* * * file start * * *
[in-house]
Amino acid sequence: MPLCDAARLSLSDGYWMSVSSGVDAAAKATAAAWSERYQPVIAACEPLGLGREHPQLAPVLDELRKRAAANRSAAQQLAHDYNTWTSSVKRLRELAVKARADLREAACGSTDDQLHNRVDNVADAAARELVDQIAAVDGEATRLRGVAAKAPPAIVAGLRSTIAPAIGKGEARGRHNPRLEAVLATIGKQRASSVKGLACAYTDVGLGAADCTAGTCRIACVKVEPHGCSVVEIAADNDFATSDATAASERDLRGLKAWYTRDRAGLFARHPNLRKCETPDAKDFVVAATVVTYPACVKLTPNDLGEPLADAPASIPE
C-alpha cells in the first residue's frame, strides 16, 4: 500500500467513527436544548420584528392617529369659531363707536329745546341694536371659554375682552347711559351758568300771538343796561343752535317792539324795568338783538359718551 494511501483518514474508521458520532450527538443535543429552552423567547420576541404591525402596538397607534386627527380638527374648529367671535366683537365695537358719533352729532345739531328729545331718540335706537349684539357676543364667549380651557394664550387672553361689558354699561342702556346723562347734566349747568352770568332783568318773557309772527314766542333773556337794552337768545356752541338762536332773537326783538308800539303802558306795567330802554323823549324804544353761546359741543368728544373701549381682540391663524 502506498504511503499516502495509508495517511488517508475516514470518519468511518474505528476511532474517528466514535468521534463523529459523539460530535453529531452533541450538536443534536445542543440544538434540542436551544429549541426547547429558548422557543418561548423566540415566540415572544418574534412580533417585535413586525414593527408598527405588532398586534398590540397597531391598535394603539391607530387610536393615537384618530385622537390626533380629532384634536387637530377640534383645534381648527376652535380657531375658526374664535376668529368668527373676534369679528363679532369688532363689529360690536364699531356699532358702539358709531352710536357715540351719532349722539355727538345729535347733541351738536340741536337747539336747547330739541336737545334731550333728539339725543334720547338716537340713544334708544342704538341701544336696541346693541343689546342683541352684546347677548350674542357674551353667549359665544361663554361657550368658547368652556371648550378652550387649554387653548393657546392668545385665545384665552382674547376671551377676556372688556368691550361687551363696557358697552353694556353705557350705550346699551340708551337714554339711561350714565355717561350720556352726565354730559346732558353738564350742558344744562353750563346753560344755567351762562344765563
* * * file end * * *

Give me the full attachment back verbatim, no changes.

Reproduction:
[in-house]
Amino acid sequence: MPLCDAARLSLSDGYWMSVSSGVDAAAKATAAAWSERYQPVIAACEPLGLGREHPQLAPVLDELRKRAAANRSAAQQLAHDYNTWTSSVKRLRELAVKARADLREAACGSTDDQLHNRVDNVADAAARELVDQIAAVDGEATRLRGVAAKAPPAIVAGLRSTIAPAIGKGEARGRHNPRLEAVLATIGKQRASSVKGLACAYTDVGLGAADCTAGTCRIACVKVEPHGCSVVEIAADNDFATSDATAASERDLRGLKAWYTRDRAGLFARHPNLRKCETPDAKDFVVAATVVTYPACVKLTPNDLGEPLADAPASIPE
C-alpha cells in the first residue's frame, strides 16, 4: 500500500467513527436544548420584528392617529369659531363707536329745546341694536371659554375682552347711559351758568300771538343796561343752535317792539324795568338783538359718551 494511501483518514474508521458520532450527538443535543429552552423567547420576541404591525402596538397607534386627527380638527374648529367671535366683537365695537358719533352729532345739531328729545331718540335706537349684539357676543364667549380651557394664550387672553361689558354699561342702556346723562347734566349747568352770568332783568318773557309772527314766542333773556337794552337768545356752541338762536332773537326783538308800539303802558306795567330802554323823549324804544353761546359741543368728544373701549381682540391663524 502506498504511503499516502495509508495517511488517508475516514470518519468511518474505528476511532474517528466514535468521534463523529459523539460530535453529531452533541450538536443534536445542543440544538434540542436551544429549541426547547429558548422557543418561548423566540415566540415572544418574534412580533417585535413586525414593527408598527405588532398586534398590540397597531391598535394603539391607530387610536393615537384618530385622537390626533380629532384634536387637530377640534383645534381648527376652535380657531375658526374664535376668529368668527373676534369679528363679532369688532363689529360690536364699531356699532358702539358709531352710536357715540351719532349722539355727538345729535347733541351738536340741536337747539336747547330739541336737545334731550333728539339725543334720547338716537340713544334708544342704538341701544336696541346693541343689546342683541352684546347677548350674542357674551353667549359665544361663554361657550368658547368652556371648550378652550387649554387653548393657546392668545385665545384665552382674547376671551377676556372688556368691550361687551363696557358697552353694556353705557350705550346699551340708551337714554339711561350714565355717561350720556352726565354730559346732558353738564350742558344744562353750563346753560344755567351762562344765563